Thanks so much for covering this issue! We would love to see new construction be like the Solar Arts Building on Nicolette/Blaisdell and 38th street. Gray water system, geothermal heat pump, solar panels, R32 insulation to keep the building passively heated and passively cooled more effectively. I wish that more buildings would develop with environmental cooling and heating in place to keep the amount of CO2 emitted from burning natural gas to heat the building to a minimum! -Rikki, nearby neighbor
Yes! I live nearby and am happy to see more housing options in the area. However, please respect the immediate neighbors' input -T, nearby neighbor
As a Tangletown resident, I am worried that four stories is too big. I would like to see the plan revised to three stories with parking for each unit. I am okay with multiple family dwellings in the neighborhood, but this is just too big for that spot. -Patty, Tangletown resident
A neighbor forwarded this article to me and I am so sad to see this is happening in the middle of a neighborhood of homes and one-story businesses. I used to live next door, 5009 Lyndale Ave. S., and it is devastating to think of what this building will do to that house and every other home in the area. No one, including the builder, would want a four-story apartment building built within feet of their century-old home. The 2040 plan was first mentioned a few years ago and several of us attended meetings to prevent this from happening, or in the least, have builders be mindful of where these buildings make sense. The intersection of 50th and Lyndale is not where it makes sense, perhaps a duplex or a four-unit building. This will not provide homeowners with any sort of positive impact on their home, their home's potential re-sale and I'm almost positive it will not provide affordable options for families to move into the neighborhood, which was the argument for the 2040 plan. I'm disappointed in the greed and thoughtlessness of our city and Christian Dean Architecture. - Leah, Southwest resident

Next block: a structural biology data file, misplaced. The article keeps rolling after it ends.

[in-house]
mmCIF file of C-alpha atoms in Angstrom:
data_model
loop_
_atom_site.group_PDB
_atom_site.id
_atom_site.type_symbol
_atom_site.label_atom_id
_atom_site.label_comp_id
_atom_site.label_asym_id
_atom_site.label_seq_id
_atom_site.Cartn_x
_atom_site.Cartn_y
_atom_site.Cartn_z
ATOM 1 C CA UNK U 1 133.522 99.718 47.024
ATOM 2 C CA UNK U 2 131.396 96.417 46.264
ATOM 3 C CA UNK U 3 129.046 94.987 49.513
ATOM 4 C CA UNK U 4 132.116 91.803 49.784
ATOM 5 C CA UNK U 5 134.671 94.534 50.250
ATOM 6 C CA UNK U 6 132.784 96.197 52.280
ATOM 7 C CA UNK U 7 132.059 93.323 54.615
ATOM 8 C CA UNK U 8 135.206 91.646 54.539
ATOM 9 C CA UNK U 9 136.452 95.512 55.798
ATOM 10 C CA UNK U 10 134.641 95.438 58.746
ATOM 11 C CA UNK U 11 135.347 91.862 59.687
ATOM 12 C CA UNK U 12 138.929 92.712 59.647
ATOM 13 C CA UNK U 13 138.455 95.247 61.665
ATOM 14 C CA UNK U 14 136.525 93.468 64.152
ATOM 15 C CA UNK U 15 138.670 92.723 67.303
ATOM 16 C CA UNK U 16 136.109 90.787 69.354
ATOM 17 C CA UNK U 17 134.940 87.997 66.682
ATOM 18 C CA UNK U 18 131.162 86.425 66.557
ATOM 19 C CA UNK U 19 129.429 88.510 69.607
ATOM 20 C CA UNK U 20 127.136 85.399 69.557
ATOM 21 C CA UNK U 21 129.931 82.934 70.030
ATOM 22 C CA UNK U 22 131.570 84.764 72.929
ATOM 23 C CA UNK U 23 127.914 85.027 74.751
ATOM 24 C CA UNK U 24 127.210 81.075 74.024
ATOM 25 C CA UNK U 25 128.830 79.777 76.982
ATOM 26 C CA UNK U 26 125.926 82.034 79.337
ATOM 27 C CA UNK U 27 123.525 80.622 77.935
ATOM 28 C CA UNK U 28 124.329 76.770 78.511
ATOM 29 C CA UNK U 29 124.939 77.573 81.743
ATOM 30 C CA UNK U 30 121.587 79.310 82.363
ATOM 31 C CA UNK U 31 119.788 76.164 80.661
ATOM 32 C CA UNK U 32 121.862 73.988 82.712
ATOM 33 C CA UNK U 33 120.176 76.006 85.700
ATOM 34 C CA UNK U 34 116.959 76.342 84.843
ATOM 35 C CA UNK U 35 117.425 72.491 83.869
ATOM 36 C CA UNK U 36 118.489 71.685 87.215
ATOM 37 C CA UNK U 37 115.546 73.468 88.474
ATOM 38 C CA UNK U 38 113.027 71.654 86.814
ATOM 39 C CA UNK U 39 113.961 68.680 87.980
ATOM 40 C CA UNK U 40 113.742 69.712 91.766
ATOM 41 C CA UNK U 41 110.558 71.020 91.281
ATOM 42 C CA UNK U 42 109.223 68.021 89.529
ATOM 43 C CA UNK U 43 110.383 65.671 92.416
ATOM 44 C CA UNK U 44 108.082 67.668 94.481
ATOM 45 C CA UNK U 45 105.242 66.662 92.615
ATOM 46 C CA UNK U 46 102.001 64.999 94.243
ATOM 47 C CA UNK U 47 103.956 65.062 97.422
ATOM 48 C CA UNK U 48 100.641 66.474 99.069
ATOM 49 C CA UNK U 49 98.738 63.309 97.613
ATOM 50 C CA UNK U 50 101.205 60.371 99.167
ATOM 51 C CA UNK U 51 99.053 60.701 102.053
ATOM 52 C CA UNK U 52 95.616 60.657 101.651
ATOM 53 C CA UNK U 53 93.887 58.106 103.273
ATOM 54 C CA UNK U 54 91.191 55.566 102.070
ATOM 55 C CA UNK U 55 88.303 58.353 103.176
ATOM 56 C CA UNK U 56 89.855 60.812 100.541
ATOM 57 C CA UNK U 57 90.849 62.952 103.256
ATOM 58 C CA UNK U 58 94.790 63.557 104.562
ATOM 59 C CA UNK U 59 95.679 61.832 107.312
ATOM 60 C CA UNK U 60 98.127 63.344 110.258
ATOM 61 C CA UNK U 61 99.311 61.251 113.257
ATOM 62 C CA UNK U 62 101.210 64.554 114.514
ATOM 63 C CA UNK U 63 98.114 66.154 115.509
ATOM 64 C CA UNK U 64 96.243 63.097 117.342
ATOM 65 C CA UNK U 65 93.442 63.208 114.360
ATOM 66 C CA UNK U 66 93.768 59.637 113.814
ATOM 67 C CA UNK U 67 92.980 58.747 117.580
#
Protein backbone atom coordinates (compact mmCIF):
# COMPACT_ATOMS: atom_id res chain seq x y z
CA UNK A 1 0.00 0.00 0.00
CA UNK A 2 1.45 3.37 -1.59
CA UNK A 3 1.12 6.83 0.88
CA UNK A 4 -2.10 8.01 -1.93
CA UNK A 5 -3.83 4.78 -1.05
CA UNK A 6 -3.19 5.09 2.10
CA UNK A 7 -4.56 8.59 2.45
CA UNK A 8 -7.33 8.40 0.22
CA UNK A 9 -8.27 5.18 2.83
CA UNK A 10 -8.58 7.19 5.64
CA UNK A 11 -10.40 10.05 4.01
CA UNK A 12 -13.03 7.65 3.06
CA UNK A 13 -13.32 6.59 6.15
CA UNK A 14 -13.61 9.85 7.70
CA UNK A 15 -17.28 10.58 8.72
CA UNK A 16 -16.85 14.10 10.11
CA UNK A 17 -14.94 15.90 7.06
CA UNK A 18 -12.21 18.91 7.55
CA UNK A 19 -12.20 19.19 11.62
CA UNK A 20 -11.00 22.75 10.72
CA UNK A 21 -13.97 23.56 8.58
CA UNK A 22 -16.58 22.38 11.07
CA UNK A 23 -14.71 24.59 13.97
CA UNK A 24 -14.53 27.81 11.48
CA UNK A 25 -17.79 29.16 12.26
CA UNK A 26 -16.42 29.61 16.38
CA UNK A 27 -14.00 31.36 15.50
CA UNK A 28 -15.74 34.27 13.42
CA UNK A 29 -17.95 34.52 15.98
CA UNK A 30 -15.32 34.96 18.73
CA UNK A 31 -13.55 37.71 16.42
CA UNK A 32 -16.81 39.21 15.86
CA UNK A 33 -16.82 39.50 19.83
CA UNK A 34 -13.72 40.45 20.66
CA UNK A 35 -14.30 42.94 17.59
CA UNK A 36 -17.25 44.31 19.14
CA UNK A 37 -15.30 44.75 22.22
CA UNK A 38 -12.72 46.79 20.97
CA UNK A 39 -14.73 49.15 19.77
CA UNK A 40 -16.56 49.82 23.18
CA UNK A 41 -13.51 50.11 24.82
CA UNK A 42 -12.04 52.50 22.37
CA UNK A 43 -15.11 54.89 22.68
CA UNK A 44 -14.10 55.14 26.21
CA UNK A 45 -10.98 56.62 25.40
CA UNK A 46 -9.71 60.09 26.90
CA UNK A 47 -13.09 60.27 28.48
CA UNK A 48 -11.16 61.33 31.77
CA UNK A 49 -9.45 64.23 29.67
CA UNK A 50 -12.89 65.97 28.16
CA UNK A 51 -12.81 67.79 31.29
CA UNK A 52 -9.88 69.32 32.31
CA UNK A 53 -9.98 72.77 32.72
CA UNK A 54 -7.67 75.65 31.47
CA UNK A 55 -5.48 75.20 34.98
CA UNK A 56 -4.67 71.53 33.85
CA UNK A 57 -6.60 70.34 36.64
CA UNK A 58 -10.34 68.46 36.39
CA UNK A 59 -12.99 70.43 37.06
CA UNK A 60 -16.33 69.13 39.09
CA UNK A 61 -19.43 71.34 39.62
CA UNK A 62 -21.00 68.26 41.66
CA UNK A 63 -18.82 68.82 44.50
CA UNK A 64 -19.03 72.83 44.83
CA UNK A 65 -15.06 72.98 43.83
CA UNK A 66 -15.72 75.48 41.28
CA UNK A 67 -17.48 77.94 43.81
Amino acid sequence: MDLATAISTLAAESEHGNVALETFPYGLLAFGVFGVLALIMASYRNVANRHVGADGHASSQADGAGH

Please advise as to compensation that will be paid to homeowners whose property value will be impacted by the proposed four story 19-unit structure. These homeowners should not be burdened with decreased property values for the economic benefit of others. -Anna, Tangletown resident
I am pro-development and density to provide greater diversity of housing options, but as someone who drives through this intersection almost daily, I find the building out of context and scale with the surroundings. Creating a more residential feeling streetscape and stepping back the building at level one or two could provide some interest and better fit within the neighborhood. We can do better than this! -Sarah, design professional, neighborhood resident
Where is the entrance/exit? This is already a very busy intersection. Will there be 30 or more underground parking spaces? [Editor’s note: 32 spots are planned underground] Lyndale is a snow emergency route and the city is already limiting parking. This is a bad idea. -Daniel, nearby resident